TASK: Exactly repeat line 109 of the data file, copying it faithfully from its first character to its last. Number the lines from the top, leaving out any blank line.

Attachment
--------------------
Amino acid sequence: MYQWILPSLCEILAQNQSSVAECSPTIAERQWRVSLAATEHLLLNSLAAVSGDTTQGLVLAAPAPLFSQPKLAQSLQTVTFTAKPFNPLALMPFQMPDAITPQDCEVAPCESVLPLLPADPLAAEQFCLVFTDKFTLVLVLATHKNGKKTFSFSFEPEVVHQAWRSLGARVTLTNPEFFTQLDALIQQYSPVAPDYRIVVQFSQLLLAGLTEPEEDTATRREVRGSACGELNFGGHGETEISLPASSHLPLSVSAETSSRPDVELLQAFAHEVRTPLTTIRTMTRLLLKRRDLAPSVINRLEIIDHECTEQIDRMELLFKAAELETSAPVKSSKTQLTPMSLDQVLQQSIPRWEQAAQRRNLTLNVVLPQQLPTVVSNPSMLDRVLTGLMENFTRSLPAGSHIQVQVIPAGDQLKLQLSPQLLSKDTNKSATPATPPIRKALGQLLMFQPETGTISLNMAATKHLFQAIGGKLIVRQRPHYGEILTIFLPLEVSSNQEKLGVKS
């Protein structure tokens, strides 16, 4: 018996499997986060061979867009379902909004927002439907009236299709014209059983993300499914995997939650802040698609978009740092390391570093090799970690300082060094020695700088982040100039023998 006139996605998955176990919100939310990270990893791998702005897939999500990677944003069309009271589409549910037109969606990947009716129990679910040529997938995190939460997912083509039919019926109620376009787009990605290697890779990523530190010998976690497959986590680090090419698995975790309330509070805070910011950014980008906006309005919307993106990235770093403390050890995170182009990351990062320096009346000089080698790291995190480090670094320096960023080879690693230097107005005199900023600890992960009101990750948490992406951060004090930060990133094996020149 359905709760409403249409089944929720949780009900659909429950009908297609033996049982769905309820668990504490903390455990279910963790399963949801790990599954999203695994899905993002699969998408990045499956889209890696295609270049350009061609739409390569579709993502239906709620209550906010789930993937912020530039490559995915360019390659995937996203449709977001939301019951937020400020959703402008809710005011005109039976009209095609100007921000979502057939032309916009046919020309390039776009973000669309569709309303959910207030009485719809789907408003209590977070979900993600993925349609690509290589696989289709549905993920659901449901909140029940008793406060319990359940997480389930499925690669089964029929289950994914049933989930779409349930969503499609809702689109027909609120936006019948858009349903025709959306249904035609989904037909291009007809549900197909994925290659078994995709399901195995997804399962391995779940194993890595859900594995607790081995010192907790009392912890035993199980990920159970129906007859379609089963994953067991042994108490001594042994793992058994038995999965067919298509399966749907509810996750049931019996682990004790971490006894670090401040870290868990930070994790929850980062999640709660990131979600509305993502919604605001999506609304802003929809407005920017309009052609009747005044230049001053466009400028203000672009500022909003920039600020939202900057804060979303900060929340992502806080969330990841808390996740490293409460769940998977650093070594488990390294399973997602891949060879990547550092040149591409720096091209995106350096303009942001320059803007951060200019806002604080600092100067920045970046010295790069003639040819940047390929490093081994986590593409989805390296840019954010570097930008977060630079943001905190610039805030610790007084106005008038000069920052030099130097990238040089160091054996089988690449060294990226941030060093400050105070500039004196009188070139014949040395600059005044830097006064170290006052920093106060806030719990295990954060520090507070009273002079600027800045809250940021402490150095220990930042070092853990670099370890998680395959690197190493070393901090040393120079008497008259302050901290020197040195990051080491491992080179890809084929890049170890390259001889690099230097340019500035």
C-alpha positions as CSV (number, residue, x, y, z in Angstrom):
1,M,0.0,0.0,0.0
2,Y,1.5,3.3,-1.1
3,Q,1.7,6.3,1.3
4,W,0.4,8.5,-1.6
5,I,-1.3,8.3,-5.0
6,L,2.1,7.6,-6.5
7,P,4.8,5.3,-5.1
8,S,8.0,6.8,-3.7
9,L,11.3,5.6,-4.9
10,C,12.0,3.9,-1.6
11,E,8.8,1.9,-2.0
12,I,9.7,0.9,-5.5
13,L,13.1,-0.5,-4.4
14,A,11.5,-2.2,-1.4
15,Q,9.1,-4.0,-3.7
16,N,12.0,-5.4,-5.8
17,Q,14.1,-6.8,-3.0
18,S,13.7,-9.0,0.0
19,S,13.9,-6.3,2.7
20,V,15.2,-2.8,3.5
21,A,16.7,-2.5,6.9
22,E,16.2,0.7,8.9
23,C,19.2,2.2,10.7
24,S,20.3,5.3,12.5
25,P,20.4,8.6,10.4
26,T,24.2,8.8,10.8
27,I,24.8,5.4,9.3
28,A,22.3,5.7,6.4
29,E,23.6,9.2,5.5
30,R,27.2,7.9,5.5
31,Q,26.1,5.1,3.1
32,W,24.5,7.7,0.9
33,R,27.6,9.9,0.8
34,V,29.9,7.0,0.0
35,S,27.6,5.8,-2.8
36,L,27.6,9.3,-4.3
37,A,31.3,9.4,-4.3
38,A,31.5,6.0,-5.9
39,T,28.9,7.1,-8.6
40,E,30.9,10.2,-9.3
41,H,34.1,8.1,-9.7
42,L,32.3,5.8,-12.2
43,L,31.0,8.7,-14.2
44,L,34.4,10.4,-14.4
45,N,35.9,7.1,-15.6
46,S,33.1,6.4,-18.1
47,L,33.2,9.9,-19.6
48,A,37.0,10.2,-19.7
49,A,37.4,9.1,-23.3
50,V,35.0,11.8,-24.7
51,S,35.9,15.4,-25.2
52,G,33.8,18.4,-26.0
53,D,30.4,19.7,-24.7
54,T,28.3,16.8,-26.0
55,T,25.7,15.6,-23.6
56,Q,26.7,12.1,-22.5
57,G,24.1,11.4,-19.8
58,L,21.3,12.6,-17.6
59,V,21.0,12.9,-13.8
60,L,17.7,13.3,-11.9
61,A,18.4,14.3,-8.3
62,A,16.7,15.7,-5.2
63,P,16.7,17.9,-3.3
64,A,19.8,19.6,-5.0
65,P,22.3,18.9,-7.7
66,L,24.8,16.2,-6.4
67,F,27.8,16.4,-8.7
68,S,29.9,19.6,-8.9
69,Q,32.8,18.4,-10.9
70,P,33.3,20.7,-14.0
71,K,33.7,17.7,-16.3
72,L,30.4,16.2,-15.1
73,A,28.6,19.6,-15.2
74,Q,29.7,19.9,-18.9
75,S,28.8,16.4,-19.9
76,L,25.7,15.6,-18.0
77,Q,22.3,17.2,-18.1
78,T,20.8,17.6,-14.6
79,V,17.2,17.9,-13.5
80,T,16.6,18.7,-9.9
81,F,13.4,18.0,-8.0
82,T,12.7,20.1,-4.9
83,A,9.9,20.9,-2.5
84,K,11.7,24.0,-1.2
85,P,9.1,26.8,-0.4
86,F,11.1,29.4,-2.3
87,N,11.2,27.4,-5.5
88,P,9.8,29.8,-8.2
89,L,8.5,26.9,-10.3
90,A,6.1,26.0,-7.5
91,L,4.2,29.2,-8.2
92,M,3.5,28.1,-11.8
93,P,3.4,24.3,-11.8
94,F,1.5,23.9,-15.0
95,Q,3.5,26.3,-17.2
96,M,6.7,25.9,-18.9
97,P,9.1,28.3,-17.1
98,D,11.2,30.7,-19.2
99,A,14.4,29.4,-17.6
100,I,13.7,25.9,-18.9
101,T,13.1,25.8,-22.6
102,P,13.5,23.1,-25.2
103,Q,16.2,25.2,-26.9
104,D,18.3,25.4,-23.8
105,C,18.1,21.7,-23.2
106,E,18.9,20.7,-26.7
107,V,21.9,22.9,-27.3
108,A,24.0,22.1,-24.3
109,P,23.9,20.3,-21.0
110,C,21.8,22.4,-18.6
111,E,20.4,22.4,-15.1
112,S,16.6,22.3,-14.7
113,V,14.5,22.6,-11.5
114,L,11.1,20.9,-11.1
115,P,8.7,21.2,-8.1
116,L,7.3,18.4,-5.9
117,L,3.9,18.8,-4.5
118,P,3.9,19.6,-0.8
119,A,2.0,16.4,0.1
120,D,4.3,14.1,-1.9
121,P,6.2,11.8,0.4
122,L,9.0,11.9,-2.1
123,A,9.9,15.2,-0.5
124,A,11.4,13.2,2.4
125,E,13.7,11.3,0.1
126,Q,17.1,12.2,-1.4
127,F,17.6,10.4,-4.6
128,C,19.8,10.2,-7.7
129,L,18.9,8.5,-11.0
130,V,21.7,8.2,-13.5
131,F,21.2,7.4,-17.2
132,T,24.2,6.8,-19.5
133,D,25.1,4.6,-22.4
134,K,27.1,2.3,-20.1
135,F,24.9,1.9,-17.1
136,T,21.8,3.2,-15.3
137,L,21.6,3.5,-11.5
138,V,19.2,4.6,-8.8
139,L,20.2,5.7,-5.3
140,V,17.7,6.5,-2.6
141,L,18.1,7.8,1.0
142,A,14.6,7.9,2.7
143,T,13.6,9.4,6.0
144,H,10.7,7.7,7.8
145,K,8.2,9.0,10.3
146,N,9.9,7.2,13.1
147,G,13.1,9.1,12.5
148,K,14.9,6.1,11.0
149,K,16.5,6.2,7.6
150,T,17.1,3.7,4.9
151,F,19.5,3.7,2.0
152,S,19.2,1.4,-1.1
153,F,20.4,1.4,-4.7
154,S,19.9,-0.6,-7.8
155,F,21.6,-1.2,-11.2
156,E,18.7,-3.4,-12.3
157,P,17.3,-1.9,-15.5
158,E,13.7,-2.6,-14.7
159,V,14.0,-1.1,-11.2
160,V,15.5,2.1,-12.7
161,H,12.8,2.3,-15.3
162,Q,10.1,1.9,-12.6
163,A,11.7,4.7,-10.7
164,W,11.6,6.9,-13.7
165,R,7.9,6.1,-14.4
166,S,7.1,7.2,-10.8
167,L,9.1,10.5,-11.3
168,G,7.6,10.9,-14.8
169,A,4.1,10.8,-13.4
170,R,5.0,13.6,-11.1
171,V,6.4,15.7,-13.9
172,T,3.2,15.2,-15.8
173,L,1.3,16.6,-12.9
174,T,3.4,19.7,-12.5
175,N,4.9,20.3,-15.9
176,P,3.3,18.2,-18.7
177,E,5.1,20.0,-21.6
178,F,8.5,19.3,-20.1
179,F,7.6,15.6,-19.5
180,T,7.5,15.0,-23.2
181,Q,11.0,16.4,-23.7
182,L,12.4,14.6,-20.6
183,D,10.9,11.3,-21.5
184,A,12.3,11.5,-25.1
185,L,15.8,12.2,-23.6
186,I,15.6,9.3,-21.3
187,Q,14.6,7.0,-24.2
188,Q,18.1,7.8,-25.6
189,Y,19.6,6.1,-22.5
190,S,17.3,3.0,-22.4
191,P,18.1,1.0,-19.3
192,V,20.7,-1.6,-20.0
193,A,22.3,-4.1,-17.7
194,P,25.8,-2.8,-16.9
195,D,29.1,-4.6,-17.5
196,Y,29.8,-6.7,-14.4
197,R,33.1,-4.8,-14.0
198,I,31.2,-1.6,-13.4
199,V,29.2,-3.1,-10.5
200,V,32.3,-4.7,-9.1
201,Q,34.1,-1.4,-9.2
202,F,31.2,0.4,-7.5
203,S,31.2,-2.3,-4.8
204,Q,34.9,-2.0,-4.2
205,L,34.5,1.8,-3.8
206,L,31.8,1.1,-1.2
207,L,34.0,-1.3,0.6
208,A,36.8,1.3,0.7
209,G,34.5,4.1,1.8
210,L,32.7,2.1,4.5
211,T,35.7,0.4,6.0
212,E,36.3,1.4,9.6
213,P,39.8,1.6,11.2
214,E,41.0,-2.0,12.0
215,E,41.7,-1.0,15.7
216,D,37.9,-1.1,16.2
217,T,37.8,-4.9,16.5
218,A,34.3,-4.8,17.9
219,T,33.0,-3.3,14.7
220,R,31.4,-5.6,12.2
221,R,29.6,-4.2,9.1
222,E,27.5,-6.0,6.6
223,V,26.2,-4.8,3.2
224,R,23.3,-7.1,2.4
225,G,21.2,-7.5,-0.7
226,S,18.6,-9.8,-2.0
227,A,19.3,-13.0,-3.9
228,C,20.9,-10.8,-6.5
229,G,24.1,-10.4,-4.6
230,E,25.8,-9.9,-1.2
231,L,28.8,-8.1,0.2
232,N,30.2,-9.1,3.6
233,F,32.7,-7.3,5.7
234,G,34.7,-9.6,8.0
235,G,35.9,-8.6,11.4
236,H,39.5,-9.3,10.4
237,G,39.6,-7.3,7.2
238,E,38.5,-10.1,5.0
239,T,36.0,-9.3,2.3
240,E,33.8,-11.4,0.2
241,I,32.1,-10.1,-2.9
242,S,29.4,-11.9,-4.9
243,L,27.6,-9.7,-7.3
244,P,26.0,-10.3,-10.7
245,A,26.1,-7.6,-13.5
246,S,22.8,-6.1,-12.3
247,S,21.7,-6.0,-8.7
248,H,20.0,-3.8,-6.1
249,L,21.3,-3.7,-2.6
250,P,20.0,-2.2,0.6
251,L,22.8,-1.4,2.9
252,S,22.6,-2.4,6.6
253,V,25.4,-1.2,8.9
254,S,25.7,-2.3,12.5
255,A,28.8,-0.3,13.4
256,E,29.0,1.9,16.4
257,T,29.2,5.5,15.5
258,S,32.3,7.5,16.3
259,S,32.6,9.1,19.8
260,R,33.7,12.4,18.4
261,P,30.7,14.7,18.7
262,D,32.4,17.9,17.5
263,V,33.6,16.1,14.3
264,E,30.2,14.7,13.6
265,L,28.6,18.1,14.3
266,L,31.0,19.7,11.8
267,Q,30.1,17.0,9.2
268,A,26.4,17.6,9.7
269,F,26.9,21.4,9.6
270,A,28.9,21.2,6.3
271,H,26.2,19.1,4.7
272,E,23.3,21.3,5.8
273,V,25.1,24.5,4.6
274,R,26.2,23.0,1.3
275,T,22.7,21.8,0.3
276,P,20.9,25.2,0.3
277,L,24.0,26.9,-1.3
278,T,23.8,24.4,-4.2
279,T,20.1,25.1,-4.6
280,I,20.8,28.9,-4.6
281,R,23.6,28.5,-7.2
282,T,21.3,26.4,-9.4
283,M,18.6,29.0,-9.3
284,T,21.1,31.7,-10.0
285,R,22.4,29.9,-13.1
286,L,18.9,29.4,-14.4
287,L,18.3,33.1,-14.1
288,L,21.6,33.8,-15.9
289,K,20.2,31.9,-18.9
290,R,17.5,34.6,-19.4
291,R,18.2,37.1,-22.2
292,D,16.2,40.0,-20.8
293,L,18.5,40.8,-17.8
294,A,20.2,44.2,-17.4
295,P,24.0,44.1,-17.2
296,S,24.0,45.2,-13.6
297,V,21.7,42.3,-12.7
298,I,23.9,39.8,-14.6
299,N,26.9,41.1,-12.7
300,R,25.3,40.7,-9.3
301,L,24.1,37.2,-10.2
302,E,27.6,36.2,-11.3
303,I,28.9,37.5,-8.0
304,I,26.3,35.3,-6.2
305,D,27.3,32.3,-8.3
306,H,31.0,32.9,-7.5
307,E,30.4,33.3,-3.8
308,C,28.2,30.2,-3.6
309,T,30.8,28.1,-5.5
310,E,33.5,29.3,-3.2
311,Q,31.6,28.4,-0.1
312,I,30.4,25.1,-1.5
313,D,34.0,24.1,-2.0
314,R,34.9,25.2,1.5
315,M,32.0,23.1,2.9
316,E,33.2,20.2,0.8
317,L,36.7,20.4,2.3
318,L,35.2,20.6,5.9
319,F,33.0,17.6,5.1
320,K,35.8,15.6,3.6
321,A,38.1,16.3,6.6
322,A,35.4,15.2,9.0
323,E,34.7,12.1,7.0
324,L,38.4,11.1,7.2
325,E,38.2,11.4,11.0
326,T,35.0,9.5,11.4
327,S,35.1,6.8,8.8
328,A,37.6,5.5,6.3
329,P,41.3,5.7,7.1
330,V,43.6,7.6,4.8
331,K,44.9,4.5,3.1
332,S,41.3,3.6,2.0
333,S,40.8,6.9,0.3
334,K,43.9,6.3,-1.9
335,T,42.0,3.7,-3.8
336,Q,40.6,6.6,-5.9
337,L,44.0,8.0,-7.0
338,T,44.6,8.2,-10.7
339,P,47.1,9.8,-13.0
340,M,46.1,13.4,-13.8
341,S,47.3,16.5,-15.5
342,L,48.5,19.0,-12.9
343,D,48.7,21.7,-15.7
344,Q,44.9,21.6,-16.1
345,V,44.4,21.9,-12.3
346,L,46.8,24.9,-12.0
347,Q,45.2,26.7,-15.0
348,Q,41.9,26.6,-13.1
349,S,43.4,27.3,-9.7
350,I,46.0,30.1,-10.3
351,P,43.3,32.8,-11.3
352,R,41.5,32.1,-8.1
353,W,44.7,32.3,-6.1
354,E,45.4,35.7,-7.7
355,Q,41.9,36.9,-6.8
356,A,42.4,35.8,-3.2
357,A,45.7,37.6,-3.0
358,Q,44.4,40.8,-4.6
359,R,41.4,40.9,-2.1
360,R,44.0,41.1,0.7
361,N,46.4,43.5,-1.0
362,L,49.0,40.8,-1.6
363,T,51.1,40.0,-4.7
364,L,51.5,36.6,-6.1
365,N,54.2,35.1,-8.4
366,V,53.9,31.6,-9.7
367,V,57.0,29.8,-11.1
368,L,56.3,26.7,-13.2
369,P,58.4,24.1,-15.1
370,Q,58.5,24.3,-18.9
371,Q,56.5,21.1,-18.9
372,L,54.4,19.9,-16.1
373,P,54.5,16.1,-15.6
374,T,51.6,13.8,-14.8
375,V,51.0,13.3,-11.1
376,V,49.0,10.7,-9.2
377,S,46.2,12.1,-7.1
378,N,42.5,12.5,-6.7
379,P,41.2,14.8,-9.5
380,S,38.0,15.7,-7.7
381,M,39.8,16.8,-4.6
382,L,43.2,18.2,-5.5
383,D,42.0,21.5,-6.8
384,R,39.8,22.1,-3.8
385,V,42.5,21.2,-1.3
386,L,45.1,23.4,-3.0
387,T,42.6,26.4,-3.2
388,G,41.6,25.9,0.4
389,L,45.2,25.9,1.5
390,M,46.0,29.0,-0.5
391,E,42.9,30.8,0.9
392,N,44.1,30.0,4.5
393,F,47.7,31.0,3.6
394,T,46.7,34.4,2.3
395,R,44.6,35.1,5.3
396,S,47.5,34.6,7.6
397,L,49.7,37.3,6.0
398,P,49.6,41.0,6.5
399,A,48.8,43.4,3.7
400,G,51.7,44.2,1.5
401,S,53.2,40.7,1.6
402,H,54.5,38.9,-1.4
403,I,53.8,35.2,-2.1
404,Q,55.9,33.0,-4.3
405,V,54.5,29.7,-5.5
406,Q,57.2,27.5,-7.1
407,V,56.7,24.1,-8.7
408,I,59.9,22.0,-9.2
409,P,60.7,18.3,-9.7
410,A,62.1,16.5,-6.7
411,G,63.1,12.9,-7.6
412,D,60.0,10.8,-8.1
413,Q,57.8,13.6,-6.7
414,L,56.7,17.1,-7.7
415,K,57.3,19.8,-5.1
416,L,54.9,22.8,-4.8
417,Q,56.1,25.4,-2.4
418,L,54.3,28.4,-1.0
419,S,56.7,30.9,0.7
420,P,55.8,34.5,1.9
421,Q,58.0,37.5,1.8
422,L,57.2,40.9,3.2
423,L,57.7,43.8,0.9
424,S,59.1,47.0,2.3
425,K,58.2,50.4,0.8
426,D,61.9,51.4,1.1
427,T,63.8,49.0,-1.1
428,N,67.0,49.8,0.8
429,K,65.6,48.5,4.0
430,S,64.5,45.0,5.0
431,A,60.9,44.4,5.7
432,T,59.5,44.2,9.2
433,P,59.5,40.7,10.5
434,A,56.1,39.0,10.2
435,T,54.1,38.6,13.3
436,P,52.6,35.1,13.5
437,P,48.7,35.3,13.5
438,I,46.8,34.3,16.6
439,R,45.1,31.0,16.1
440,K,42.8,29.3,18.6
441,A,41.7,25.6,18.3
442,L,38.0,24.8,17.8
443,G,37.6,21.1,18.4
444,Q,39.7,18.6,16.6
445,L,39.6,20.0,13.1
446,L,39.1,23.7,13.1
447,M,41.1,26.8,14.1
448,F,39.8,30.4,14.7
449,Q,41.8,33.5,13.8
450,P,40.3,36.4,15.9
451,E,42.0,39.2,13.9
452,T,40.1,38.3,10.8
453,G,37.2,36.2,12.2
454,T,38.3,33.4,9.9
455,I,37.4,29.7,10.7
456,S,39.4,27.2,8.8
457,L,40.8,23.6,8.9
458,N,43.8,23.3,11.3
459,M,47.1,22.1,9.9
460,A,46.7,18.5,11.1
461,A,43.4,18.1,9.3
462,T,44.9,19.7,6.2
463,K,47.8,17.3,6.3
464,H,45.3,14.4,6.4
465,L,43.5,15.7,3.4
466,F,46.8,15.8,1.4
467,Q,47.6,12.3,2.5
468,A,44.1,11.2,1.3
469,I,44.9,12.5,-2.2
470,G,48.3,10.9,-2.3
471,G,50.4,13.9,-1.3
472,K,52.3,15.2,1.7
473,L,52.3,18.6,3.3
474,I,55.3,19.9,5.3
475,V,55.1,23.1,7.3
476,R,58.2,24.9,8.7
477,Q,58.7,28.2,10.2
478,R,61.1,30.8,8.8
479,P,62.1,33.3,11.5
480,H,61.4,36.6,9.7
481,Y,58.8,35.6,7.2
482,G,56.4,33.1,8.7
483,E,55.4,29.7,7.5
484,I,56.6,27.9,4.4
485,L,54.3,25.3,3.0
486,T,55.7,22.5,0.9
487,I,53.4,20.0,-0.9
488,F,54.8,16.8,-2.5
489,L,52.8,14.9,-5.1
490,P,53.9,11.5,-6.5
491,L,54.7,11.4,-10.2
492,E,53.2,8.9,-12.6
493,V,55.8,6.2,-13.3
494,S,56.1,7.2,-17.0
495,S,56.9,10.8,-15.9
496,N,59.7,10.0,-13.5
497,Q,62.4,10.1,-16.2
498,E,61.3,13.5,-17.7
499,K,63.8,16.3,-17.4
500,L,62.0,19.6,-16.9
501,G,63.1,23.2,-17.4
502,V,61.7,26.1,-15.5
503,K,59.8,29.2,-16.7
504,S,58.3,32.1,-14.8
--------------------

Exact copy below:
106,E,18.9,20.7,-26.7